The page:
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Windows Server 2008 R2 : Active Directory federation services (part 3) - Install Web agent for claims aware Web application, Configure ADFS certificates

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2.2 Install Web agent for claims aware Web application

The next task we need to complete when setting up ADFS is to configure our Web application to support claims-based authentication. This is done by adding the ADFS Web agent. The Web agent comes in two forms:

  • Claims-Aware Agent—The claims-aware agent is used for applications that support claims-based authentication natively. If your Web application has been developed to support claims authentication, you should install this agent.

  • Windows Token-based Agent—The Windows token agent is used to support applications that are not natively capable of supporting claims-based authentication. Using the Windows token-based agent, traditional Windows-based authentication Web sites can be set up to work with ADFS. If you are using a Windows token agent, you will want to set up the ADFS server prior to installing the Web agent as you will be asked to specify the name of the ADFS server when adding the Web agent role service.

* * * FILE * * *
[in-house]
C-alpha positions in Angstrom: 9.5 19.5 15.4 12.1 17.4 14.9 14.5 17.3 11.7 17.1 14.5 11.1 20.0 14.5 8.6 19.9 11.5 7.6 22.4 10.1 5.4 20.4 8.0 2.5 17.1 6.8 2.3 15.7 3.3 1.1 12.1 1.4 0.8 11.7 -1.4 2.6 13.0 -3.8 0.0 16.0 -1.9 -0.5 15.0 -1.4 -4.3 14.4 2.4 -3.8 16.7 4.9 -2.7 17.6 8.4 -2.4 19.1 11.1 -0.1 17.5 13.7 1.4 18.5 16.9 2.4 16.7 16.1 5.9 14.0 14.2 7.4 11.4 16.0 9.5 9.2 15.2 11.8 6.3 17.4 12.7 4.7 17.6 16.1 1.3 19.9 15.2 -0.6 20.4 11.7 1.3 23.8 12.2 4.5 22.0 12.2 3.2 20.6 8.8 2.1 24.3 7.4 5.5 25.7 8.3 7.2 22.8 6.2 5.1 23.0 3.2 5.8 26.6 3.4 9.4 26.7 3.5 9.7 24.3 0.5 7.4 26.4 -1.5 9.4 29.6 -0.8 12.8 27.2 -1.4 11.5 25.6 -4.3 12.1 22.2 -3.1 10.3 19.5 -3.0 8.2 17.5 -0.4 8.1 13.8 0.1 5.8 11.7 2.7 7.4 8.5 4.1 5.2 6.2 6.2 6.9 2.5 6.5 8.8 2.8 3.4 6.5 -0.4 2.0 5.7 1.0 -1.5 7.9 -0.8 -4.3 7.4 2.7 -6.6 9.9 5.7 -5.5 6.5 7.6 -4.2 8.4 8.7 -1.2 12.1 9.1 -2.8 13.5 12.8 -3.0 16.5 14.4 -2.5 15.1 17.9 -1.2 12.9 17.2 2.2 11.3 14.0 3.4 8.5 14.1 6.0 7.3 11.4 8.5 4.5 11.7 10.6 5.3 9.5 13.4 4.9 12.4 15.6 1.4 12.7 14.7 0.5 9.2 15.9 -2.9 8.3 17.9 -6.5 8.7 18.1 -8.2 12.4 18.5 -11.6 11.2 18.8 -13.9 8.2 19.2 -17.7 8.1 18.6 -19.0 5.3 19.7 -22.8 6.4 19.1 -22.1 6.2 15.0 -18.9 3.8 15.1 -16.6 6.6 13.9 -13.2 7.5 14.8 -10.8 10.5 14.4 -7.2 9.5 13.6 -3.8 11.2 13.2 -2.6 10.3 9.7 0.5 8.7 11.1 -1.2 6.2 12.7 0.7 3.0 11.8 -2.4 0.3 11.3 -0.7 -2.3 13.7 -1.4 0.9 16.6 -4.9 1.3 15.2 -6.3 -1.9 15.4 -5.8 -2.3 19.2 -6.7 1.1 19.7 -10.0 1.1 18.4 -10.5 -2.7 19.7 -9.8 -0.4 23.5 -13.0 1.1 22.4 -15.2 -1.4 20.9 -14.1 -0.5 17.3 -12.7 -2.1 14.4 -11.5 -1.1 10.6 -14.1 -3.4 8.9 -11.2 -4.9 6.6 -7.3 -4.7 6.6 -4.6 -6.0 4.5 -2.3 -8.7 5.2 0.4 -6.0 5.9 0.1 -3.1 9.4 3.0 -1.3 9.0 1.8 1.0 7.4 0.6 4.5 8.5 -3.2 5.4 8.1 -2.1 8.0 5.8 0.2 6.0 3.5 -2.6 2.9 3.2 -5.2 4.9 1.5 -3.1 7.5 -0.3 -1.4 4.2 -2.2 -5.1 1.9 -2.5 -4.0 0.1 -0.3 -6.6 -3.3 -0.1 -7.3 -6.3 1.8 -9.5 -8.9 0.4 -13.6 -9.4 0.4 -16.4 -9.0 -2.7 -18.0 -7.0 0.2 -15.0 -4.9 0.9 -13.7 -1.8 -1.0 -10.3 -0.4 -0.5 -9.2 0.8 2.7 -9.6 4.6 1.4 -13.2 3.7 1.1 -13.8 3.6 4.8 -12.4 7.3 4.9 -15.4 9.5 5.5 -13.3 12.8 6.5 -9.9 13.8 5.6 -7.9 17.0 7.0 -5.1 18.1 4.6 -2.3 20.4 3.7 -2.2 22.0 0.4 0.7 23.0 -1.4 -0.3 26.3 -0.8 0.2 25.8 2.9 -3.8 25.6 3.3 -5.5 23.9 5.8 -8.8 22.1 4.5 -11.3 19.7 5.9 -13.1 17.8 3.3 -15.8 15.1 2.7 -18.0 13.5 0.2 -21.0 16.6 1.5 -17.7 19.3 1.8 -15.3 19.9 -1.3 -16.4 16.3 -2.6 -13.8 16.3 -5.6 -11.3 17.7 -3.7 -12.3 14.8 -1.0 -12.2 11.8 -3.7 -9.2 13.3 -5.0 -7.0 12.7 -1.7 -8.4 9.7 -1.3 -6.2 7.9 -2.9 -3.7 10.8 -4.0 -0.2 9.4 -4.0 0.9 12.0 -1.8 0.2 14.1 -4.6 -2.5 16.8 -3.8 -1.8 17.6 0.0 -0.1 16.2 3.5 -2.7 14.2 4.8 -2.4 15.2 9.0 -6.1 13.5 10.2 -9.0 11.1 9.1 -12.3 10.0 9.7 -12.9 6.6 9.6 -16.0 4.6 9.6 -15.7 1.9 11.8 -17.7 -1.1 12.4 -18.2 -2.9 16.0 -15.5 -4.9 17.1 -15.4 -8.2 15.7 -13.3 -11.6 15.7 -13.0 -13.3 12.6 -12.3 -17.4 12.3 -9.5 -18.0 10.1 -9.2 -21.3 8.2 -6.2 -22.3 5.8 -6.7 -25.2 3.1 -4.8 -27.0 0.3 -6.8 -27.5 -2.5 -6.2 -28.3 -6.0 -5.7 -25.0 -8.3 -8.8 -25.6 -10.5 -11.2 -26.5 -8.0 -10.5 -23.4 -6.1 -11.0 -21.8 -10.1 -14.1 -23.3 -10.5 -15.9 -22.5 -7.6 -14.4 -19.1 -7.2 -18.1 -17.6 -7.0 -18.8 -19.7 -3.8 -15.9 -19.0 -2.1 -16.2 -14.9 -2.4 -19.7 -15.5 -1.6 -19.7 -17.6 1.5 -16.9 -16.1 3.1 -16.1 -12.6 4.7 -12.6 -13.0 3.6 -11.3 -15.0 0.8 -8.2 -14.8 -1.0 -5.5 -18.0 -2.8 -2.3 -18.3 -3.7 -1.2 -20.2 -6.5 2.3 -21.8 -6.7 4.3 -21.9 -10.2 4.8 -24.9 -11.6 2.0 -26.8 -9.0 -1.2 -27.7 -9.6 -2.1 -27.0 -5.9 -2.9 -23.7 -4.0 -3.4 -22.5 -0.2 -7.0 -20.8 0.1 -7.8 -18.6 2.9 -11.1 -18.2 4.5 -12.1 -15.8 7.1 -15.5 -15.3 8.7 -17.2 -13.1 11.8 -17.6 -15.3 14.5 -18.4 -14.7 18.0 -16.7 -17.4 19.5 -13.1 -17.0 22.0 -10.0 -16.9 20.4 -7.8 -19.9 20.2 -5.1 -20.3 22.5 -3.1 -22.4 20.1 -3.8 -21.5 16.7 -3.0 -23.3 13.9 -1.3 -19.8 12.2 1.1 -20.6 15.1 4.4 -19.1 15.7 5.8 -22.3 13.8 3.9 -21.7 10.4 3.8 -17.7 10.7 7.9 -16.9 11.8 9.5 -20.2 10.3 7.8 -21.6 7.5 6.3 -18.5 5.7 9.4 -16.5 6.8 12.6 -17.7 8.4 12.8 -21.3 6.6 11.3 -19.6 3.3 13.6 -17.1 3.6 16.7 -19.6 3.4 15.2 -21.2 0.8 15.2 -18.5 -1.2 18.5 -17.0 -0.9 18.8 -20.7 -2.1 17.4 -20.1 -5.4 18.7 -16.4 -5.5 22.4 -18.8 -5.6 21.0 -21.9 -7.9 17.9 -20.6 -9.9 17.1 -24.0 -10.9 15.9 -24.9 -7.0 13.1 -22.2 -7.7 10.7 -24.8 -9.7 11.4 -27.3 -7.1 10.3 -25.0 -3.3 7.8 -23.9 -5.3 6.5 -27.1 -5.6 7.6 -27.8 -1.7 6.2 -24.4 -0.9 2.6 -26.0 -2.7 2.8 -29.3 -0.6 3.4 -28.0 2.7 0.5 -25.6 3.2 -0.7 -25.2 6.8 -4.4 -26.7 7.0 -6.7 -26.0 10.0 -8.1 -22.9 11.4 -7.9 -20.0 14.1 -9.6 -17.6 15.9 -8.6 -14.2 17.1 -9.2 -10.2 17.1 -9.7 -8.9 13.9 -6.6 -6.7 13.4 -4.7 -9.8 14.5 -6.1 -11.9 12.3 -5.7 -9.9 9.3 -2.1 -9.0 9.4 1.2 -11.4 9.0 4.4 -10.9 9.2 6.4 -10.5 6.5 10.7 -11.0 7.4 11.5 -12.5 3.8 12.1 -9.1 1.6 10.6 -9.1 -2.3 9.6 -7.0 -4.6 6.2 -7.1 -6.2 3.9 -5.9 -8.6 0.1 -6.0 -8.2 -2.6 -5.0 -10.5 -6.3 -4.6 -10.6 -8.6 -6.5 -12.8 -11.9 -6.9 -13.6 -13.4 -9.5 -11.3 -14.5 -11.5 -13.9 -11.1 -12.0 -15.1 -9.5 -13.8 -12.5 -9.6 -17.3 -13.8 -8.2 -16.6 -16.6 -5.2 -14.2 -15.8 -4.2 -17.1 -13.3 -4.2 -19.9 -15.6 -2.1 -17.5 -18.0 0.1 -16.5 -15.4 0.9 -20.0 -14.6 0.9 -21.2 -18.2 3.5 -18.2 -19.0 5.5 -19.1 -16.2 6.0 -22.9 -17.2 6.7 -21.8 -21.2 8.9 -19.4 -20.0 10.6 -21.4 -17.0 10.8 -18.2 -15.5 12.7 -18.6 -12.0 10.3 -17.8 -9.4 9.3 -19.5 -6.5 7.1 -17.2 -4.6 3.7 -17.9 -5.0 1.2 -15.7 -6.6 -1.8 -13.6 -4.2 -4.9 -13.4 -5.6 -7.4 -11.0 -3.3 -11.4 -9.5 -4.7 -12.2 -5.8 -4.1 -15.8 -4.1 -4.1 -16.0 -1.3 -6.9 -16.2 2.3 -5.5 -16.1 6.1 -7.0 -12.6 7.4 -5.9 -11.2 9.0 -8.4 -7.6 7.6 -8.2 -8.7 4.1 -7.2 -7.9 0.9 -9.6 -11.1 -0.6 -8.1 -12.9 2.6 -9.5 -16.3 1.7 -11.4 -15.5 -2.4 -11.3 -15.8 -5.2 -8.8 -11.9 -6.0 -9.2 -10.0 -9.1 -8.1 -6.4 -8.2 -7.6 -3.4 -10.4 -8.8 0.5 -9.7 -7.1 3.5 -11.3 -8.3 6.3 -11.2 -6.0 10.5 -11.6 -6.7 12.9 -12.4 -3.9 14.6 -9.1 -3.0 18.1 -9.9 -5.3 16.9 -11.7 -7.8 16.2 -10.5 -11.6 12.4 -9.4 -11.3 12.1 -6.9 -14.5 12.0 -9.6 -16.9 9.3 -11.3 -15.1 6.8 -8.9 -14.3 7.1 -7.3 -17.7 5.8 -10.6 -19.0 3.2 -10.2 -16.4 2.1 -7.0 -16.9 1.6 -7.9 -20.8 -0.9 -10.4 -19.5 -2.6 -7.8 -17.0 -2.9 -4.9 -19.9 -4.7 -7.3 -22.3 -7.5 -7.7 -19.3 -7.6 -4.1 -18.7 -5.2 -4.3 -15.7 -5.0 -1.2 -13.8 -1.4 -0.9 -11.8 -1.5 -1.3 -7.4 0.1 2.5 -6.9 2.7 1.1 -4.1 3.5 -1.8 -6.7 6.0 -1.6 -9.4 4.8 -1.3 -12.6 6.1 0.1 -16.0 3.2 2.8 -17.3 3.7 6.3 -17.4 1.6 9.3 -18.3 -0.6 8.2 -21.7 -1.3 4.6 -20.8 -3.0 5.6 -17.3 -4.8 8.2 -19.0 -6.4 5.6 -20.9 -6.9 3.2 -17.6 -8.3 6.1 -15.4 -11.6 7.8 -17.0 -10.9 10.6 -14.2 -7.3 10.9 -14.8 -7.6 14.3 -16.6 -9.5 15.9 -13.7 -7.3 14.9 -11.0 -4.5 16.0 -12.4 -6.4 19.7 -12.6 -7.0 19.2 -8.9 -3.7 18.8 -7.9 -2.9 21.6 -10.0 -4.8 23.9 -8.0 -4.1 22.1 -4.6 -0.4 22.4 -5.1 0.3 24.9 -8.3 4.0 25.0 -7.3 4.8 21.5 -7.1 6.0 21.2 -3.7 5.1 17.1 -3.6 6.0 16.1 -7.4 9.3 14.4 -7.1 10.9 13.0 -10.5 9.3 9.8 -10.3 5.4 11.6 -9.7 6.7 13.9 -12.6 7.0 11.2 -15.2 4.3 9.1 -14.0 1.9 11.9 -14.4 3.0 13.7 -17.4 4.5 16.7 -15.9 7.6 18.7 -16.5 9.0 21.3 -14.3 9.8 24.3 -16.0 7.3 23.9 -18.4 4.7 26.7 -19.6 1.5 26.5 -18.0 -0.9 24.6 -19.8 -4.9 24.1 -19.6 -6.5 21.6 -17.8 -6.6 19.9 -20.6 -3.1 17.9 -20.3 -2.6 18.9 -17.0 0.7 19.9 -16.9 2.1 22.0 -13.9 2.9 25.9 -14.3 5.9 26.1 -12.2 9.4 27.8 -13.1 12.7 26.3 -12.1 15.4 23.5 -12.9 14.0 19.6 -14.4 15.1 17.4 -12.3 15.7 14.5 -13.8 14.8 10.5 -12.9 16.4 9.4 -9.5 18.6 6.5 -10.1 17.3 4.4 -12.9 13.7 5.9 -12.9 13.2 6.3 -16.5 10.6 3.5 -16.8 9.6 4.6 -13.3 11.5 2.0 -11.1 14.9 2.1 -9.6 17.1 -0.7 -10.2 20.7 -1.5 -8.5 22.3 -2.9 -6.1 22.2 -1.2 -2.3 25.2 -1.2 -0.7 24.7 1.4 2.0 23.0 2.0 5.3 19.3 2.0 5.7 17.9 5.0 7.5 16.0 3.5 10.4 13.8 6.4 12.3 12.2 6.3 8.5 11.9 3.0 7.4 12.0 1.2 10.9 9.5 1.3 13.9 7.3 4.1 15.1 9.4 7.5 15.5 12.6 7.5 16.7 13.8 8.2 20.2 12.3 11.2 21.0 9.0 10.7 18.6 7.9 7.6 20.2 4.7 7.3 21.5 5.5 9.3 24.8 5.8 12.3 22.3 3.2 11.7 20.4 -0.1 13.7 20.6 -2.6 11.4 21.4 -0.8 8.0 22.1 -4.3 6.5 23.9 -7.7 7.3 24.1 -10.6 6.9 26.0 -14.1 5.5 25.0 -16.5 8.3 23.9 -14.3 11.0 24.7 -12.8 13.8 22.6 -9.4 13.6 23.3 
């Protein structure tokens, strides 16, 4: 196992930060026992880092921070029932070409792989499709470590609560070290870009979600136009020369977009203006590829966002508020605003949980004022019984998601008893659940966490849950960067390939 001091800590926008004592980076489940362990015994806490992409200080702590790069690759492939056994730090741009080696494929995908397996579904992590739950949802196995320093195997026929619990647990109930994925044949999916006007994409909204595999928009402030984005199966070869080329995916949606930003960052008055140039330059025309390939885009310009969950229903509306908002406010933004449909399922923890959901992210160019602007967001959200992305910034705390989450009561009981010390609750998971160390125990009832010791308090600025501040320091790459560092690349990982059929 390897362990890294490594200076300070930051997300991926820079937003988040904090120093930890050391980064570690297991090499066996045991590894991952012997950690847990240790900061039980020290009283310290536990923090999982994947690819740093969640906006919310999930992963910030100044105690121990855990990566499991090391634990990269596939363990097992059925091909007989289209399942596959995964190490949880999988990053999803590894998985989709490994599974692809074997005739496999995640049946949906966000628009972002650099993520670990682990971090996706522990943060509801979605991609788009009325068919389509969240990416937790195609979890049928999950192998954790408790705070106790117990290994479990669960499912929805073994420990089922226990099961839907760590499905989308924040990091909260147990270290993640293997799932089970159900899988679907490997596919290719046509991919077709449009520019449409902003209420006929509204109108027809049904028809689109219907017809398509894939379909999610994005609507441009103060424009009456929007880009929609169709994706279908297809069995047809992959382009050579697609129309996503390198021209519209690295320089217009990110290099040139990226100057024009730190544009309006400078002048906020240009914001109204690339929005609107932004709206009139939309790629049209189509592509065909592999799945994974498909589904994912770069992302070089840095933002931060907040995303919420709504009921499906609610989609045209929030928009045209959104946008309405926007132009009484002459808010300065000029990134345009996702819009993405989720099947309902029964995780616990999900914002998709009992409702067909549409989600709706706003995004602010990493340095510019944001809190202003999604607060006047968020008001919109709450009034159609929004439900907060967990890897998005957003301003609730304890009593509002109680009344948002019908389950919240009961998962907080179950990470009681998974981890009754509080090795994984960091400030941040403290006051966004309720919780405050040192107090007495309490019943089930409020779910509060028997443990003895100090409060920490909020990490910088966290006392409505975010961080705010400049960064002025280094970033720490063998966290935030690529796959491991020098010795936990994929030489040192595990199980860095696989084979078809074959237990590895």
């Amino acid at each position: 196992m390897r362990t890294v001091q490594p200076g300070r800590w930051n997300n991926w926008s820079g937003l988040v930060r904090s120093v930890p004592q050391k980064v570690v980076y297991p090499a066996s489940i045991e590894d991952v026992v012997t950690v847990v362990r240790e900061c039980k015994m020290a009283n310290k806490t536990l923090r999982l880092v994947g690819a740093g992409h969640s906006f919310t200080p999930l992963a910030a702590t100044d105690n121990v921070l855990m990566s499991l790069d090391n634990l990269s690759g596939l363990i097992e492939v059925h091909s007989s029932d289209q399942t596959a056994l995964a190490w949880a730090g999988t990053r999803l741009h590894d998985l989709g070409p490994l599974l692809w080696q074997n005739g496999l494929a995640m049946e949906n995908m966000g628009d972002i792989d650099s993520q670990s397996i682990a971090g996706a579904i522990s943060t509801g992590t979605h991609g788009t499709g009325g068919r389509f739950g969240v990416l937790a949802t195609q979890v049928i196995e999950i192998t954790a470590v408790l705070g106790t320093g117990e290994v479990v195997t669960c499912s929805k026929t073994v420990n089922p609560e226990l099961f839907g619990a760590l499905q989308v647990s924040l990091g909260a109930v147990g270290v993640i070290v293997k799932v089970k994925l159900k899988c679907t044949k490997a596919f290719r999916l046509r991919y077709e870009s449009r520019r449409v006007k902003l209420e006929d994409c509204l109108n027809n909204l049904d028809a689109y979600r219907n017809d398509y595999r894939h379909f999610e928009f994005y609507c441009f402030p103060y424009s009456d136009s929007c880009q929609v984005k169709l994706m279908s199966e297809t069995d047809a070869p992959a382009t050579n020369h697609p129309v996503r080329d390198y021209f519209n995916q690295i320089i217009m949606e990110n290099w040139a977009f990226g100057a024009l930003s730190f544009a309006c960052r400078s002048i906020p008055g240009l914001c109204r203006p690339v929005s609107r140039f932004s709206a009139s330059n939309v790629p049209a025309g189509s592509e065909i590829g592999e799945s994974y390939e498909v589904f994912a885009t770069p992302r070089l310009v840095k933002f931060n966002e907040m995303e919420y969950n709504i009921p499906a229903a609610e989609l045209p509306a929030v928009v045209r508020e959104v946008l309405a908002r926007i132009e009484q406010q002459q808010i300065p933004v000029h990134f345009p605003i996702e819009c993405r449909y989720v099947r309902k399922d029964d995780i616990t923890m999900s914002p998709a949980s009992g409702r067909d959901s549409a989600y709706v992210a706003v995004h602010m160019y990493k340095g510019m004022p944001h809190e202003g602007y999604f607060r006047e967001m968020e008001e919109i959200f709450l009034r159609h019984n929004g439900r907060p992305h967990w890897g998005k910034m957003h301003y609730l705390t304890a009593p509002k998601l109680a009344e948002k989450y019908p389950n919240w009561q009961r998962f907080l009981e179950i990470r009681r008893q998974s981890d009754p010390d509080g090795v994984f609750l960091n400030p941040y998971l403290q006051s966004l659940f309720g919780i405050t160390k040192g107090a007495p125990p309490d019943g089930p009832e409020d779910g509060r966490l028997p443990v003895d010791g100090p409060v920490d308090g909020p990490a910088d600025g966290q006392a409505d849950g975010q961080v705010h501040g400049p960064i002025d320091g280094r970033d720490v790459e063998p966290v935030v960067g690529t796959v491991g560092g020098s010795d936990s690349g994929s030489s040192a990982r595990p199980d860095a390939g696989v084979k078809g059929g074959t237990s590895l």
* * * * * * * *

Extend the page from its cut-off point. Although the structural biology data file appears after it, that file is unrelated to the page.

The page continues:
To install the Web agent, perform the following tasks:

  1. Log on to the Web application server and open Server Manager.

  2. Select the Roles node, then click the Add Roles link in the middle pane.

  3. Click Next to begin.

  4. Select the Active Directory Federation Services role and click Next.

  5. On the Introduction page, click Next.

  6. Select the Claims-aware Agent (see Figure 7), then click Next.

    Image

    Figure 7 Claims-aware Agent Role Service.

  7. On the Confirmation page, click Install to install the Web agent.

  8. After the installation completes, click Close.

2.3 Configure ADFS certificates